Walk up style housing coming to Michigan in a big way

Walkable urban places are not just a phenomenon of coastal U.S. metropolitan areas. This report demonstrates that the market desires them in Michigan—and they are gaining traction. If this emerging trend in favor of walkable urbanism plays out in Michigan as it has in the (elsewhere) it will mean an historic shift away from the drivable development patterns that have dominated development for the latter half of the 20th century. The state could return to the walkable urban development pattern that predominated before World War II.”

- The WalkUP Wake-Up Call: Michigan Metros


Last Monday LOCUS and Smart Growth America dropped a bomb on the Michigan real estate market. A good bomb, in my opinion, but a bomb nonetheless.

After decades of disinvestment in walkable urbanism in the Mitten State the new report from LOCUS shows palpable signs that walk up housing is coming back with a vengeance. Economic developers, residential builders and local officials throughout the state should heed the calls of the report.

Key findings of the report include:

  • After decades of disinvestment in the late 20th century, walkable urban places are making a comeback in Michigan, led by Grand Rapids and Detroit-Ann Arbor.
  • There is significant pent-up demand for walkable urbanism in Michigan.
  • The comeback of WalkUPs is evident in market trends. Rent and price premiums for WalkUP real estate have emerged over the last several years.
  • The rent and price premiums for walkable urbanism in the Michigan Metros are not as high as the current premiums in Washington, D.C., or Boston but the current premiums in these two metros may be the future for Michigan’s Metros.
  • Most of Michigan’s walkable urban places are still in a state of transition. Continued support and management by local leaders, patient investment capital, and federal, state, and local
  • Walkable urban places tend to offer both lower combined housing and transportation costs, as well as better access to jobs than drivable locations.
  • The development and expansion of walkable urban places will generate an economic return for the Michigan Metros and the State of Michigan.

From millennials to aging baby boomers, people from all walks of life are willing to pay a premium for this type of housing. The land use outcomes of such housing are positive and the cost of infrastructure pales in relation to drivable, less dense housing.

Older Michigan cities should see this report as proof positive that there is a bright future for them despite the economic struggles of recent decades and state policy that short changes them. It is now time that we fully grasp this economic momentum and create an environment where new walk up housing and mixed use development will combine with the countless other assets of the state to create an economic future that will compete with the very best places on Earth.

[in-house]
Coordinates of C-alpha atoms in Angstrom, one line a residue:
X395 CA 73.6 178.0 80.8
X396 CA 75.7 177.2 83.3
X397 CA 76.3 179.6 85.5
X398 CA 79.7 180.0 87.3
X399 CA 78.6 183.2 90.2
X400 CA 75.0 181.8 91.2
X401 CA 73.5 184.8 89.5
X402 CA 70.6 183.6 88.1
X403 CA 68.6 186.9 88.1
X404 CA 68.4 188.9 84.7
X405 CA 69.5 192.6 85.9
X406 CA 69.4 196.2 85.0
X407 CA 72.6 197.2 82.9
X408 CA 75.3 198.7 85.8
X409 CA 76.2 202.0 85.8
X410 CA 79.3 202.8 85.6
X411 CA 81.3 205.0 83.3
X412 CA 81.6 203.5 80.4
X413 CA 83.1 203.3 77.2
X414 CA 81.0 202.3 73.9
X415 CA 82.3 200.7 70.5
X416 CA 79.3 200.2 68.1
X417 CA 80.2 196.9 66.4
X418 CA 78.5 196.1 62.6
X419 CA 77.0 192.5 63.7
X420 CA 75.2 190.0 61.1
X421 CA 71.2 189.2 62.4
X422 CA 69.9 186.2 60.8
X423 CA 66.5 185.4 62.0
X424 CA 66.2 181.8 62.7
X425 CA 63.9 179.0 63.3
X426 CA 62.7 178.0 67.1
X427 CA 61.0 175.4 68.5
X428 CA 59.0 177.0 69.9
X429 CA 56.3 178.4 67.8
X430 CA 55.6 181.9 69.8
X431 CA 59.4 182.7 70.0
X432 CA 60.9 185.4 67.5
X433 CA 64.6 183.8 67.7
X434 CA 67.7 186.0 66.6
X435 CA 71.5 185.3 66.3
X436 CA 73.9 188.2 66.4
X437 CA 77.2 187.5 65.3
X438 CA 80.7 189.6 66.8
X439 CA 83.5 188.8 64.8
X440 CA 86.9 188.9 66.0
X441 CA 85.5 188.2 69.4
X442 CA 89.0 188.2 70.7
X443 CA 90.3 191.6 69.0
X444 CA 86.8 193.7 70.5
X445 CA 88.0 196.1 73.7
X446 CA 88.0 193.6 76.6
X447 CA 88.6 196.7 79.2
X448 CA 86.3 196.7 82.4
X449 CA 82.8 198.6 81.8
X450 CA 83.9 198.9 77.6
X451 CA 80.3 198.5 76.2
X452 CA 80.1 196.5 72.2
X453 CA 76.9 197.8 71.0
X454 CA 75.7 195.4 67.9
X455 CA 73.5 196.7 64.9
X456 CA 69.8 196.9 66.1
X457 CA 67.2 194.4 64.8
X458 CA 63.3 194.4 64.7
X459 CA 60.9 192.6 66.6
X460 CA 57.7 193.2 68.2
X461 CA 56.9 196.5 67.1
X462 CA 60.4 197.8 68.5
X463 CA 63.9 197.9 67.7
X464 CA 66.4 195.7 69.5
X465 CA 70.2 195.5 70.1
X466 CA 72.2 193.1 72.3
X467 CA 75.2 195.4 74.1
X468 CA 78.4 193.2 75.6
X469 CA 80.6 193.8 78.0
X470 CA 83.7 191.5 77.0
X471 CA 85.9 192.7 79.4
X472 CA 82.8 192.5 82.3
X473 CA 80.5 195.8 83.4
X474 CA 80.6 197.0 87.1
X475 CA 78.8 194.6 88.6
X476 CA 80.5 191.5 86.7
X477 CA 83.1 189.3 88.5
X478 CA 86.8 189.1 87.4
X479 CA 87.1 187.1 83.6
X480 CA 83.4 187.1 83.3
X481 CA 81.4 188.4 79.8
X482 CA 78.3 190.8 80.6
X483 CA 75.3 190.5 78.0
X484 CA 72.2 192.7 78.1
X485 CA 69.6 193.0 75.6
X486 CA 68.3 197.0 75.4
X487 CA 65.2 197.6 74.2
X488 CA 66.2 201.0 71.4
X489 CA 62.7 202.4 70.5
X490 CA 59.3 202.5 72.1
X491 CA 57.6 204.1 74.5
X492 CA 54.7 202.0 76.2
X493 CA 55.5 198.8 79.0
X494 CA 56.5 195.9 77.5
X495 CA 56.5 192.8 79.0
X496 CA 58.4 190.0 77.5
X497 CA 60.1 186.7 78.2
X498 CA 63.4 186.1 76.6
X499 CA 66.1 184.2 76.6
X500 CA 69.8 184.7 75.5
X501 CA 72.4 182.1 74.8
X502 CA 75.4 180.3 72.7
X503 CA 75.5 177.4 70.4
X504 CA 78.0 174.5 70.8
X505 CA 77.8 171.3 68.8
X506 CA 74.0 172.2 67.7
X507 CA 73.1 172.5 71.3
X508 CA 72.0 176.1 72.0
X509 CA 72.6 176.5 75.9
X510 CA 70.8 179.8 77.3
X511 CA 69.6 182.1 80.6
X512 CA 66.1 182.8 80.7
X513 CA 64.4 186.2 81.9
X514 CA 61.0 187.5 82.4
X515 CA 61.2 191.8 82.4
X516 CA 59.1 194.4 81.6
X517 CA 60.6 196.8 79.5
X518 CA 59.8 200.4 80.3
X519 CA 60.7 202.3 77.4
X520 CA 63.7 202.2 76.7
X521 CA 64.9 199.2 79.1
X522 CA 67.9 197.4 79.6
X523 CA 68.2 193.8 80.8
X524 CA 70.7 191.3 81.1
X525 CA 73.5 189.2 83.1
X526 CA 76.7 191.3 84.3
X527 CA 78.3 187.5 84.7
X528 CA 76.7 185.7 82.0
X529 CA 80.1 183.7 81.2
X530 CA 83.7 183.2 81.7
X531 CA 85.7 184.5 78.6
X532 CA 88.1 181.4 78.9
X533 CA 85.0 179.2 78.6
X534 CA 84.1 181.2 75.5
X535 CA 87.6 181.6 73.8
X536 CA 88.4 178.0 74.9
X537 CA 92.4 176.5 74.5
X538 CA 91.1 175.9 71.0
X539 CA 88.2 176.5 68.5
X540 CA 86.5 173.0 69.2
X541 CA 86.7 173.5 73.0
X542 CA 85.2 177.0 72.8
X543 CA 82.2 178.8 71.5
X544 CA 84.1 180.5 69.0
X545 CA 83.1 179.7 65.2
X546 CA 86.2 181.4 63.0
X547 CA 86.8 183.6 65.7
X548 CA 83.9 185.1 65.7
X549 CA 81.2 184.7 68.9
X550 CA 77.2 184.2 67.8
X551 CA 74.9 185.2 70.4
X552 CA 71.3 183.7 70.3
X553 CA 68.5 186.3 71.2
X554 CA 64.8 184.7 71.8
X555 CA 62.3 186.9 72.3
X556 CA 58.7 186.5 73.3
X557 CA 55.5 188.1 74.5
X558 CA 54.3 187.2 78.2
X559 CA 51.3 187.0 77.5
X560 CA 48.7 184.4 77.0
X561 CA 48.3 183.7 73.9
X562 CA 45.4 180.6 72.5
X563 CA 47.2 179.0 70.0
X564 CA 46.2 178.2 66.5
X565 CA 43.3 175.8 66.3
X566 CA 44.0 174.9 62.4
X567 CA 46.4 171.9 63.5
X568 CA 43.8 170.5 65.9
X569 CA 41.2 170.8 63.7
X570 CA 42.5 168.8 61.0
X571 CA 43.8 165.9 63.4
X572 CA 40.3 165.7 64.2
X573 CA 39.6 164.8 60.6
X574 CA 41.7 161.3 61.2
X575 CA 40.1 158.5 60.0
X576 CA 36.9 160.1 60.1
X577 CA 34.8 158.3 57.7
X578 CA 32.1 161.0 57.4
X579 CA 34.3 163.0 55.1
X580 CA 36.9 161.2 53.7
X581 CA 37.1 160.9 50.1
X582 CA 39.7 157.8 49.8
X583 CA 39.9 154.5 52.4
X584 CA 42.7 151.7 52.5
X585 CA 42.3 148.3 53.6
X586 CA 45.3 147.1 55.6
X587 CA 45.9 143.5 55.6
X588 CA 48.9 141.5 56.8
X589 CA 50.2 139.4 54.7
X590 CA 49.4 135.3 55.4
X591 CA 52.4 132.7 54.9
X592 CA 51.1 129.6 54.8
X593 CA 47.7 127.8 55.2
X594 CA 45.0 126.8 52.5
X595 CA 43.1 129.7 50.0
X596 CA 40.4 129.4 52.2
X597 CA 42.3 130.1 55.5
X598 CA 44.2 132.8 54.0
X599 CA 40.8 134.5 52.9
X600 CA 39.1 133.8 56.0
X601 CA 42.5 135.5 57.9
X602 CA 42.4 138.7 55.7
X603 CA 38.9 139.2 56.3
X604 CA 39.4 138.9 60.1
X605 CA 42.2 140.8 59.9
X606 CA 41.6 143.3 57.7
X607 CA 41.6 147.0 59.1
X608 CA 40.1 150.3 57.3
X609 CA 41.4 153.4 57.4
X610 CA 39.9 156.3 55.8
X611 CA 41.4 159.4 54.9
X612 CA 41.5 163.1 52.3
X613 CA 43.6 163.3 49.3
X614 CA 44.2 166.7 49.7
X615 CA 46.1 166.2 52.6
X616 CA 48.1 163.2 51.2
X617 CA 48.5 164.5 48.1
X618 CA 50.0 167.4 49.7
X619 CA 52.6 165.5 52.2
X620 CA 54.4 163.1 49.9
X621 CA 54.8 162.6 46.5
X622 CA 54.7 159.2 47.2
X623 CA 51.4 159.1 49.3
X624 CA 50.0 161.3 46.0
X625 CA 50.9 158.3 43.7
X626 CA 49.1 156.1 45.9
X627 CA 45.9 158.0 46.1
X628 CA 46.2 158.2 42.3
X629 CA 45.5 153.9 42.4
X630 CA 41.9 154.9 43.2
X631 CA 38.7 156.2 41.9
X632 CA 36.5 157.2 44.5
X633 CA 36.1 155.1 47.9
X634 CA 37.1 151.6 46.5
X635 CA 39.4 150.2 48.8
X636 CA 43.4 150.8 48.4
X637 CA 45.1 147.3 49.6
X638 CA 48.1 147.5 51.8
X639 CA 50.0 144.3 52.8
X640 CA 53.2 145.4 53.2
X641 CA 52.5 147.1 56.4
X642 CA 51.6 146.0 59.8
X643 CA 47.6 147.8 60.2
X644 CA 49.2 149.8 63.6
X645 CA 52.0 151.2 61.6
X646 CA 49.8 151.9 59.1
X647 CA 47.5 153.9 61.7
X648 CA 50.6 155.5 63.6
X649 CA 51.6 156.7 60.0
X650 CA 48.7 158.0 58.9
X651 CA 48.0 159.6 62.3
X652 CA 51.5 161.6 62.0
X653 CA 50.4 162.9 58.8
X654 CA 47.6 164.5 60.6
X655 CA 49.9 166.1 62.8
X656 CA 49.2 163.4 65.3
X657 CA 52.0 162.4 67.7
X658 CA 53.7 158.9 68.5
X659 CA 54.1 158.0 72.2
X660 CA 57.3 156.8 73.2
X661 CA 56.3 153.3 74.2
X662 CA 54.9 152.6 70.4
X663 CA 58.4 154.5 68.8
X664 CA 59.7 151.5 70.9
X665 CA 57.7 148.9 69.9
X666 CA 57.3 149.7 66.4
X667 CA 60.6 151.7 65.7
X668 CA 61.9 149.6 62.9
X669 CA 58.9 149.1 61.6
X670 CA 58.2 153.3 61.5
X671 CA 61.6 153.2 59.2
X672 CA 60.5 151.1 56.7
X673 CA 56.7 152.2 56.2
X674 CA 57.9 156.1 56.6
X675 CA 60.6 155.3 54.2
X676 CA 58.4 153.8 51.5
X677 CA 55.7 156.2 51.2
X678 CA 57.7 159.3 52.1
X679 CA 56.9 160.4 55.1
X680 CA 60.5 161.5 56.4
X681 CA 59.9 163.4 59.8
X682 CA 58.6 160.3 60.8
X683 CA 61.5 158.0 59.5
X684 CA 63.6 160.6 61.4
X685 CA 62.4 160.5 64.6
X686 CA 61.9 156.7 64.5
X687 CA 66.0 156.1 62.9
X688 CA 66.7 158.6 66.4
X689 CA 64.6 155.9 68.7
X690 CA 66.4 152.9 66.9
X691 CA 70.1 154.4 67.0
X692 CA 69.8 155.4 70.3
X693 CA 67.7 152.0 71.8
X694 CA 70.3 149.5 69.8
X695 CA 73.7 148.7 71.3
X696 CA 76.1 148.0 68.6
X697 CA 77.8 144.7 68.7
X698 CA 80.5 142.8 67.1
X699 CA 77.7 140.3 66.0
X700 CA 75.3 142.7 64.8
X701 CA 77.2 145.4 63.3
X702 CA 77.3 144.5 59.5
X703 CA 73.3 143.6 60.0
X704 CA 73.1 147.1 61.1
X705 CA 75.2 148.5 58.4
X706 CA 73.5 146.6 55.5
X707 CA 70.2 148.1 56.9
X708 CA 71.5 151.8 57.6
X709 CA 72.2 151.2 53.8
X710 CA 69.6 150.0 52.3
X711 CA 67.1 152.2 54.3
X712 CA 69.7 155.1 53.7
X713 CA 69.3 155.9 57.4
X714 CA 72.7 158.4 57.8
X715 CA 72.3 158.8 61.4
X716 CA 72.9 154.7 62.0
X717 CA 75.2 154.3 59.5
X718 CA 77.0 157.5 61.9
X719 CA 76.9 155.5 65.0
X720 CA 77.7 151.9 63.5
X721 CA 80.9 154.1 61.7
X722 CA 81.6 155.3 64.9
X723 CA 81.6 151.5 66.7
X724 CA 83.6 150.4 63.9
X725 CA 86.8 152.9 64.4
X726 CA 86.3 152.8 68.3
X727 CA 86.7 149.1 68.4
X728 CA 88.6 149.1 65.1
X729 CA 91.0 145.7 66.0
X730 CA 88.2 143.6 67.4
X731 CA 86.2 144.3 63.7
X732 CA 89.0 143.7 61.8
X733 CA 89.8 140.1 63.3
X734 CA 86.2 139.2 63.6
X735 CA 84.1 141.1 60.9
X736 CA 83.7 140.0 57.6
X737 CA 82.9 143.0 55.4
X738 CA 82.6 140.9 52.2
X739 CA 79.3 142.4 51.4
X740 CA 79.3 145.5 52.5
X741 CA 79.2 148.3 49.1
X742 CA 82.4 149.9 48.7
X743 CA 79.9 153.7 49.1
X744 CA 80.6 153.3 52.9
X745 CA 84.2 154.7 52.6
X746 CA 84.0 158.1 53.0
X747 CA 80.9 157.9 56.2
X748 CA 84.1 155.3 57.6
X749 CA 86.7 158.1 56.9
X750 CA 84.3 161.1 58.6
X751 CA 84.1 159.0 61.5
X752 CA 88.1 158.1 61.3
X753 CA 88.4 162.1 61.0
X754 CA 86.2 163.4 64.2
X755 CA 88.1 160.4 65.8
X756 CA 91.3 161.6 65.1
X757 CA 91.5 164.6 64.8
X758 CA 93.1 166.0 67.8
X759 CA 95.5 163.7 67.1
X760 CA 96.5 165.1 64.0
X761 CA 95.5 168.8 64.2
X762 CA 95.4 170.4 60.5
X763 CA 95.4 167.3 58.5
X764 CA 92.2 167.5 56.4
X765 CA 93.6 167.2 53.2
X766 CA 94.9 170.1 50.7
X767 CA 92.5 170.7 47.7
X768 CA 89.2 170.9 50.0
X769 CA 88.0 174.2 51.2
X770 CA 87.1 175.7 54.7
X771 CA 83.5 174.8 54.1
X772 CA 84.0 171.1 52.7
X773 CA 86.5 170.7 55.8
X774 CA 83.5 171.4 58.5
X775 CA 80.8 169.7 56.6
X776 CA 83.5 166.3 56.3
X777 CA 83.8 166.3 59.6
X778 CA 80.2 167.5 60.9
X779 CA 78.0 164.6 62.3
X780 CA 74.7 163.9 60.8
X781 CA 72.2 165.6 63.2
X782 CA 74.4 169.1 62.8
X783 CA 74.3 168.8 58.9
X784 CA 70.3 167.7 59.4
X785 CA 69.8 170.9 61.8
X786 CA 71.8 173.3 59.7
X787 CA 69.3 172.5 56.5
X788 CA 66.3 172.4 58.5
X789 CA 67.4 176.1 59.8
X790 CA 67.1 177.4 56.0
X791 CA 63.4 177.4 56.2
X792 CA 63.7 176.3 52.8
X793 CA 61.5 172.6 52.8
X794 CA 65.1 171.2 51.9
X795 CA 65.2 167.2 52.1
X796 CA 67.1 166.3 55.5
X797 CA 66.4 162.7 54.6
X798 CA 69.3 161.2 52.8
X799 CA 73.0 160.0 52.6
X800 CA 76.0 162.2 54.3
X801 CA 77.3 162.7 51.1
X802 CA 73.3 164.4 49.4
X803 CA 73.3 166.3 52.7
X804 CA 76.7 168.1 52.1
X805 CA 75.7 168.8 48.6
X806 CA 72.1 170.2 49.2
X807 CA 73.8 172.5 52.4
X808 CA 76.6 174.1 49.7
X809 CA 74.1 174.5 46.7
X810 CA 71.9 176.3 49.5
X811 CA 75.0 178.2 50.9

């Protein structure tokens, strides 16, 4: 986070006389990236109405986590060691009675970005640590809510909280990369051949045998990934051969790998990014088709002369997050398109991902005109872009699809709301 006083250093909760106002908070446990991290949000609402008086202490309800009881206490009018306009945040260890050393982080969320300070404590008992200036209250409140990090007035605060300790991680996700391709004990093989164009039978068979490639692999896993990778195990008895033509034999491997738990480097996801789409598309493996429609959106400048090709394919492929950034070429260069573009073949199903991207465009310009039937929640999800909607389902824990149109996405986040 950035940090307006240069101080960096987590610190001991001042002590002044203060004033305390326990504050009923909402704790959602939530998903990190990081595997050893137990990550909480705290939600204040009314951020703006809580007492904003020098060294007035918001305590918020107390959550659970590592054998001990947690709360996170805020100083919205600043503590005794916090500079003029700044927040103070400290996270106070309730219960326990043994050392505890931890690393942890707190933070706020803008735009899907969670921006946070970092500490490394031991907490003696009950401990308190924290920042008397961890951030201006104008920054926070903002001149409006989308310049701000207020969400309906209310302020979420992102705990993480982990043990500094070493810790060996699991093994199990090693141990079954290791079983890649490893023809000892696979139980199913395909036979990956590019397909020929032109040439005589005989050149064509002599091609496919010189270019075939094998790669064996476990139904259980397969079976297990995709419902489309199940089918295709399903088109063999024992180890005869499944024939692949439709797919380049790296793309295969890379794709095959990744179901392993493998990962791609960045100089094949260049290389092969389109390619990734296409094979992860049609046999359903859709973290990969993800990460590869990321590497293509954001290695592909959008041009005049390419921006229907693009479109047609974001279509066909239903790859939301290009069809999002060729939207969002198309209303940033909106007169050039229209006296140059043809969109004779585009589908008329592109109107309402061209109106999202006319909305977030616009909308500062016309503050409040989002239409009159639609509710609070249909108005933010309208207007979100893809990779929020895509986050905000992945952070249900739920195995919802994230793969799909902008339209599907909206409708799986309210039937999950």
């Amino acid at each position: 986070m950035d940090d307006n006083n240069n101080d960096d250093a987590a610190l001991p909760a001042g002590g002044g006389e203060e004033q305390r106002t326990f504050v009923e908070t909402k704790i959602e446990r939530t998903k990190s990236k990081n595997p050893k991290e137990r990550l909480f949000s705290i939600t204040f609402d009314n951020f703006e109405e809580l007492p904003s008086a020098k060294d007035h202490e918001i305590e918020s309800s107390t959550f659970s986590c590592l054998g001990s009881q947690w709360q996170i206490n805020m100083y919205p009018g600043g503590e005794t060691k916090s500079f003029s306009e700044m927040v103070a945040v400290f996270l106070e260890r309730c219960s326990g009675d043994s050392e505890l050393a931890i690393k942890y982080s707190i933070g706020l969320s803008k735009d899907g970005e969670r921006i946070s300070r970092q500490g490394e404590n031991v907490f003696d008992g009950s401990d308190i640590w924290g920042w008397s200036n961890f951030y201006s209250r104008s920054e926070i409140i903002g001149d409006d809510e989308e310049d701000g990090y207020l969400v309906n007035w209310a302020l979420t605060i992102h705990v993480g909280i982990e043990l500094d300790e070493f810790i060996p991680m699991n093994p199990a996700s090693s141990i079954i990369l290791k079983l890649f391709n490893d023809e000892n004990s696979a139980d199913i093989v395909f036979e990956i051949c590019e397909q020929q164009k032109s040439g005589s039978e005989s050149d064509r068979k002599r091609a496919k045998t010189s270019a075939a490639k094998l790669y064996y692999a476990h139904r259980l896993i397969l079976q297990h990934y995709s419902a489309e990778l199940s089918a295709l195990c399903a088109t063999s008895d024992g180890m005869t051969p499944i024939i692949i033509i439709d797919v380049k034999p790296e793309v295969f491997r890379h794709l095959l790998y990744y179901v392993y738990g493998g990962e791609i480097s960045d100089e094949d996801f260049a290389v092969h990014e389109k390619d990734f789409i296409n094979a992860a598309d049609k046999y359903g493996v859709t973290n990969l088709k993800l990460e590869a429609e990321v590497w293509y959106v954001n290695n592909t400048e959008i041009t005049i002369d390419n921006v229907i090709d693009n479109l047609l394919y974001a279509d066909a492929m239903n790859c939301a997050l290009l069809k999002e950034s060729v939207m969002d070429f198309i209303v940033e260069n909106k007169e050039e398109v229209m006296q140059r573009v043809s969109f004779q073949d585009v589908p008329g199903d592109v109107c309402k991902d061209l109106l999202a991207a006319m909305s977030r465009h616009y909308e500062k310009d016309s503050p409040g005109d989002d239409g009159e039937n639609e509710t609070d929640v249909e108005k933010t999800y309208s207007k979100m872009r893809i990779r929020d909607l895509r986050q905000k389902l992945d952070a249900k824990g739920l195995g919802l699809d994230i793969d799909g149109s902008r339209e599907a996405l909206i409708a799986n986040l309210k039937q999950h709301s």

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The Prosperity Agenda: Michigan is Redeveloping its Way to Economic Vibrancy

prosperity-agenda-thumbMichigan’s push to become a national leader in providing residents good-paying jobs, excellent universities, and vibrant places to live, is propelled by communities across Michigan that are embracing redevelopment and innovation. On this month’s Prosperity Agenda radio show on News/Talk 760 WJR we talk with community leaders across Michigan who using creative thinking and new ideas to improve their cities and towns. My co-host for this month’s show is journalist and author, John Gallagher. He previously covered urban and economic efforts in Detroit and Michigan and is known for his book “Reimagining Detroit: Opportunities for Redefining an American City.” Our guests are Jennifer Rigterink, manager of the Redevelopment Ready Communities Program at the Michigan Economic Development Corporation; Bill Wild, Mayor of Westland; and Elizabeth Schultheiss, executive director of the Albion Community Foundation, which helped restore the Bohm Theatre in downtown Albion. The Michigan Prosperity Agenda is a monthly radio show that challenges listeners to help make Michigan a better place to live, work and play by creating vibrant and prosperous local communities. It has aired on News/Talk 760 WJR since 2010. The hour-long radio program is hosted by me, Dan Gilmartin, CEO of the Michigan Municipal League (the League). The show is sponsored by the League and the Michigan State Housing Development Authority (MSHDA). The League’s next show airs at 7 p.m. Wednesday, June 24, 2015 on News/Talk 760 WJR, but you can listen anytime at the League’s website or by subscribing to the FREE iTunes podcast. Learn more about the placemaking concept here as well as on this blog.